DISCUSSION| You Can't Read That!

If there is one thing I hate when being in a bookshop is seeing parents and their children and the events that somehow transpire. Now, it's not that these parents are bringing their children into a bookshop that is the cause of issue but the actions of the parents when they tell their child they can't read something.


You're in a bookshop!

The amount of times I will walk into one of many local bookshops to see a parent telling their child:

"You can't read that. It's for a twelve-year-old."


"It's for a teenager."


"It's for a baby."

And on and on and on. 

Don't get me wrong, there are instances where perhaps this is the case. Yet, I still find myself getting infuriated with it. I've always believed that if you feel comfortable enough to push yourself with your reading and enjoy doing it-- why the hell shouldn't you?

As a child, my mum never gave me a limit of the books that I would use my pocket money to buy. If I wanted to be the cool nine-year-old buying a book of fairy tales, she wouldn't bat an eyelid. Or if I wanted to buy a book in the YA genre, it didn't matter to her. Because she encouraged my passion in reading and didn't want to subsidise that so I felt like I couldn't find the stuff I enjoyed. Granted, if I picked up a book like fifty shades I think then she would have had the right to step in.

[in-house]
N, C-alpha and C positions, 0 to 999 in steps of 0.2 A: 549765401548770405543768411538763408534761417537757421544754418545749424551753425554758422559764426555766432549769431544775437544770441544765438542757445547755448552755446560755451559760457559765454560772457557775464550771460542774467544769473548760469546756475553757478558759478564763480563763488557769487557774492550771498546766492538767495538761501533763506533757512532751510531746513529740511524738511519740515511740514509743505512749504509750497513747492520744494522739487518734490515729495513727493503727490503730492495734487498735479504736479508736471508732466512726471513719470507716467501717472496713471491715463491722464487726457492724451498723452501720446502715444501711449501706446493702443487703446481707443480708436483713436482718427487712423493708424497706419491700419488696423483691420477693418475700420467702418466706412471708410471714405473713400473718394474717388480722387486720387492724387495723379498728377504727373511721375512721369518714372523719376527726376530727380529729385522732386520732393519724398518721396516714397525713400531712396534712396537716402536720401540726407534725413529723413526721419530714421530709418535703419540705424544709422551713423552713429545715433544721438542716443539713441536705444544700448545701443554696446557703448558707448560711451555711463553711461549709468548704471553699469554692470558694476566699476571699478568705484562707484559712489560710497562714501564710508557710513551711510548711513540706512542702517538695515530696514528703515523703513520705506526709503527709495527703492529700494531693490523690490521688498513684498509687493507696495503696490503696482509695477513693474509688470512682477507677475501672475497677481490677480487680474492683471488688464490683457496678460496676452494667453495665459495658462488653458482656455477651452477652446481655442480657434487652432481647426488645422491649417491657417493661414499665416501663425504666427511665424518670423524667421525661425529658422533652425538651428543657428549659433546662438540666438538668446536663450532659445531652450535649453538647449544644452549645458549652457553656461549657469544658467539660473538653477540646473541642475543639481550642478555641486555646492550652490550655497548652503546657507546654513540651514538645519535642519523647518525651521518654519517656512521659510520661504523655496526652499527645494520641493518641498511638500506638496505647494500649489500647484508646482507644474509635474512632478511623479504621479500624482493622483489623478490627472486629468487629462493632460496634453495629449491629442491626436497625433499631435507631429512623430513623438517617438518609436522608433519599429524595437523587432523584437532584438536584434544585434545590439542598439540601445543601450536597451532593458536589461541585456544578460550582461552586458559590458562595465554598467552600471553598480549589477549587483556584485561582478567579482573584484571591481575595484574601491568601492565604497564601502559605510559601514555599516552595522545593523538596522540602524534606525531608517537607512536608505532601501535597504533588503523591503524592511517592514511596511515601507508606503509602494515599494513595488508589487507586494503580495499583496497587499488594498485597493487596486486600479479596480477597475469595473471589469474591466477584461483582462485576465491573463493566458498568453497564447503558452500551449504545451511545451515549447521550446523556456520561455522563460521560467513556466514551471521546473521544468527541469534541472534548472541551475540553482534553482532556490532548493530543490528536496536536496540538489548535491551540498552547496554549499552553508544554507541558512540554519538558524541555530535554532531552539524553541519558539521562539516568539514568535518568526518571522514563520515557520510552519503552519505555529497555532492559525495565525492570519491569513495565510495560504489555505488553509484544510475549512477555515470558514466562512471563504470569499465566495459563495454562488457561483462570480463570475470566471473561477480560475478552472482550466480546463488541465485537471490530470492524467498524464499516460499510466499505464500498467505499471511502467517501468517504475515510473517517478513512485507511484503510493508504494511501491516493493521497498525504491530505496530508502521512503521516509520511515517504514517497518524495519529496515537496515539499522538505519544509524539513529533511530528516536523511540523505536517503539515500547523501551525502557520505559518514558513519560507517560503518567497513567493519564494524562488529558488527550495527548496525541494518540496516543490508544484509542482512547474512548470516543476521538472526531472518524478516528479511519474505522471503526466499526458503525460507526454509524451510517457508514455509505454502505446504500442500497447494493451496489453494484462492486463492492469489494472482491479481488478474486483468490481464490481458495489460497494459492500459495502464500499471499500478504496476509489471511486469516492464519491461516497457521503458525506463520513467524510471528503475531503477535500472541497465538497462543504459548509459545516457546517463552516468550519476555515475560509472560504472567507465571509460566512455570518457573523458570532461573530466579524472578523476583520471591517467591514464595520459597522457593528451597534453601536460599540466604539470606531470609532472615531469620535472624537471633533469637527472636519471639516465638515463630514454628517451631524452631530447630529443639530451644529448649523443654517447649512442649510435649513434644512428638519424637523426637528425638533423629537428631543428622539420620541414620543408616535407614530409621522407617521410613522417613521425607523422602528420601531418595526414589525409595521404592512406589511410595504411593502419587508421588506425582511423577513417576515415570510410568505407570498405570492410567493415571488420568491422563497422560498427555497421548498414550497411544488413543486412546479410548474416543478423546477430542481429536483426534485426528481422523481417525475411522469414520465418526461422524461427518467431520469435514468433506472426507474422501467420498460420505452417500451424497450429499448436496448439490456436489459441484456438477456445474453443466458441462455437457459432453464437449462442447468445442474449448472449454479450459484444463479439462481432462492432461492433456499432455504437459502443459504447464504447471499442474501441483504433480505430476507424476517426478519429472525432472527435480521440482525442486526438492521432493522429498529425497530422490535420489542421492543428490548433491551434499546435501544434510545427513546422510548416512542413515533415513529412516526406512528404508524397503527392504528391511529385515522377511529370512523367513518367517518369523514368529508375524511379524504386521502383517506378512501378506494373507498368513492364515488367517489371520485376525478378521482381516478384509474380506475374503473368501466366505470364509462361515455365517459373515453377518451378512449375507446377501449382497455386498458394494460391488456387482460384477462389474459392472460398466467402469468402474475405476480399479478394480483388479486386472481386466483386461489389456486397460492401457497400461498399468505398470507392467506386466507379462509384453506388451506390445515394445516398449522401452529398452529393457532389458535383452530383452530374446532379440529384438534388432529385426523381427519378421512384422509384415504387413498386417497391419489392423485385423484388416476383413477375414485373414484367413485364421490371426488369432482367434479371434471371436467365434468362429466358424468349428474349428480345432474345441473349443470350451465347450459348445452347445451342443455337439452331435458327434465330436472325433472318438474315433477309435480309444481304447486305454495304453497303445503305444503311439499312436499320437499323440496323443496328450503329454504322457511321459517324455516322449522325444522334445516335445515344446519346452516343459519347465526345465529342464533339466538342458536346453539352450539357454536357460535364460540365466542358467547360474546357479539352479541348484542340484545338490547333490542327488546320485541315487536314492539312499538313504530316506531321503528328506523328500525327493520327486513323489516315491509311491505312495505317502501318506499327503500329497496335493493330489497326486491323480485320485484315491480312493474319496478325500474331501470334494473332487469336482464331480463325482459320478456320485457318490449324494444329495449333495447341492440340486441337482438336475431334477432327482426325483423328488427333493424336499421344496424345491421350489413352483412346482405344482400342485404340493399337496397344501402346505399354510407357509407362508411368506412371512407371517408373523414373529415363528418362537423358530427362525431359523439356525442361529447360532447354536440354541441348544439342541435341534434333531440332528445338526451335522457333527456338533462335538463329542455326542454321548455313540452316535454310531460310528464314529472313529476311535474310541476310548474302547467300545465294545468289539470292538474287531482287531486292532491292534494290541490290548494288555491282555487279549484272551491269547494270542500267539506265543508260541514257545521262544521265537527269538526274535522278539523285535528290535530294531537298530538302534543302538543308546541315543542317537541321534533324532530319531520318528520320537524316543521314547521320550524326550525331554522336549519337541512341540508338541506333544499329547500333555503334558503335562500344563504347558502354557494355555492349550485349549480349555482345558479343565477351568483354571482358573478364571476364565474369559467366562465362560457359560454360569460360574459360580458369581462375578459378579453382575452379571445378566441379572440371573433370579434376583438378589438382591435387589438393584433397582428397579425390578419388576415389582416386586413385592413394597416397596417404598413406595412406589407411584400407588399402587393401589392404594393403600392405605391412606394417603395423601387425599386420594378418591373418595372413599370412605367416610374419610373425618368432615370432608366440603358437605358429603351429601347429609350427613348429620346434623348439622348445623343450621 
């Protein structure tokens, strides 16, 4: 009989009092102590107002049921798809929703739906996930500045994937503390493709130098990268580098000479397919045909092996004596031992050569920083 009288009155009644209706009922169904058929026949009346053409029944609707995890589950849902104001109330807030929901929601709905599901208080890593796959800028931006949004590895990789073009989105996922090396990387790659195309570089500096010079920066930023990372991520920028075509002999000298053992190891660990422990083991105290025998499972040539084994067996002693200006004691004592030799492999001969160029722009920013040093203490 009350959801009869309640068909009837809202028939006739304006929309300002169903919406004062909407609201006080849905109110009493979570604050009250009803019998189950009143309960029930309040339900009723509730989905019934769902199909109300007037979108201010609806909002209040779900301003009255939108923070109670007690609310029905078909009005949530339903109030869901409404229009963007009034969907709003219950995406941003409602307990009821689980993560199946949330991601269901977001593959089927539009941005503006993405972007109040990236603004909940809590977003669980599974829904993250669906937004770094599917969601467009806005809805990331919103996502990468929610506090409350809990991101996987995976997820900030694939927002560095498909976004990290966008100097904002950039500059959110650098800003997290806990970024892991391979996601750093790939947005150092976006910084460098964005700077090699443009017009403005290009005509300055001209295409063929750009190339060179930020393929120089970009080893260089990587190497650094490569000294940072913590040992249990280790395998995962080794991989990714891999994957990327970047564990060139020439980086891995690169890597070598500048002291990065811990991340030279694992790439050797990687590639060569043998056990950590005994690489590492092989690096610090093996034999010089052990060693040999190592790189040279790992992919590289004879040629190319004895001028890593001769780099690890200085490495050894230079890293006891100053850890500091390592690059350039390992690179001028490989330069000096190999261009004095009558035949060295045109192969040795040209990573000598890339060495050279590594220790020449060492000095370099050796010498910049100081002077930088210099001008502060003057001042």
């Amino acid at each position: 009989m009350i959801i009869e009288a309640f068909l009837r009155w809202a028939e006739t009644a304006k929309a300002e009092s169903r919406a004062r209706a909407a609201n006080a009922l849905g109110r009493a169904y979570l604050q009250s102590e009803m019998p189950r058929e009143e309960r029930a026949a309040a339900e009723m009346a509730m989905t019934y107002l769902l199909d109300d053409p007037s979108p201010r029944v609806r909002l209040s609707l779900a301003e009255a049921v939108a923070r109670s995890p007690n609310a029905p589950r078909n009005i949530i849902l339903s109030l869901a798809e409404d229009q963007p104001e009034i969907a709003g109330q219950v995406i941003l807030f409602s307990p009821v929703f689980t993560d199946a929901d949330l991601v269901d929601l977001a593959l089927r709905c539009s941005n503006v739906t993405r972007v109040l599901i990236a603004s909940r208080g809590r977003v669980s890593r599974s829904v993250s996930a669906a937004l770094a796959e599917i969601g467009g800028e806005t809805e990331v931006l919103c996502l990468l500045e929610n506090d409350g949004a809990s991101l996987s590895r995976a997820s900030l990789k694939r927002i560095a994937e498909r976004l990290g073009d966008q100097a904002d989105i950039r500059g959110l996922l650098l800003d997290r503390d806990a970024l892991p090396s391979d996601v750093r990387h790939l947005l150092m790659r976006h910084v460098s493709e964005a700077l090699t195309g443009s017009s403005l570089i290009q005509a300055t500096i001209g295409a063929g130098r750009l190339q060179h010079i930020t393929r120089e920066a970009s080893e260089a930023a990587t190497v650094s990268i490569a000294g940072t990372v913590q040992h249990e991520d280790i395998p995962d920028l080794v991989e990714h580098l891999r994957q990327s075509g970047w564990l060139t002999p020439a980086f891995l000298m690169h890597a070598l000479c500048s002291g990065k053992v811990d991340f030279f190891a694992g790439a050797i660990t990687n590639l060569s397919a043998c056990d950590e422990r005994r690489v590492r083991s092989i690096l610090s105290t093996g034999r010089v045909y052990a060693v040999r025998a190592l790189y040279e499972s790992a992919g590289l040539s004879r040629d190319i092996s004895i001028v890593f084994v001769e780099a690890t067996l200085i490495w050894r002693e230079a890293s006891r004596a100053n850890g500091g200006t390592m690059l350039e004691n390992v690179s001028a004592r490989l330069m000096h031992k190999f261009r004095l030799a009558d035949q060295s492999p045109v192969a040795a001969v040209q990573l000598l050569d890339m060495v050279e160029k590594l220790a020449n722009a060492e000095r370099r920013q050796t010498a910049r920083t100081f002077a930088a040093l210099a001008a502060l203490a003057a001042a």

What I'm trying to say is that why should you as a parent get to judge if your child is mature enough to read a certain genre or age group? As a parent you should be open and in fact encourage your child to try various things. 

I understand that sometimes it's a matter of upbringing in terms of views in cultural and religious microcosms that can mean a parent is going to say no. 

What do you believe in this little discussion of mine? Should you say no to a book when they're seven and it's aimed at eleven-year-old?

Let me know by leaving a comment or find me on Twitter. (Links are on the Home Page.)


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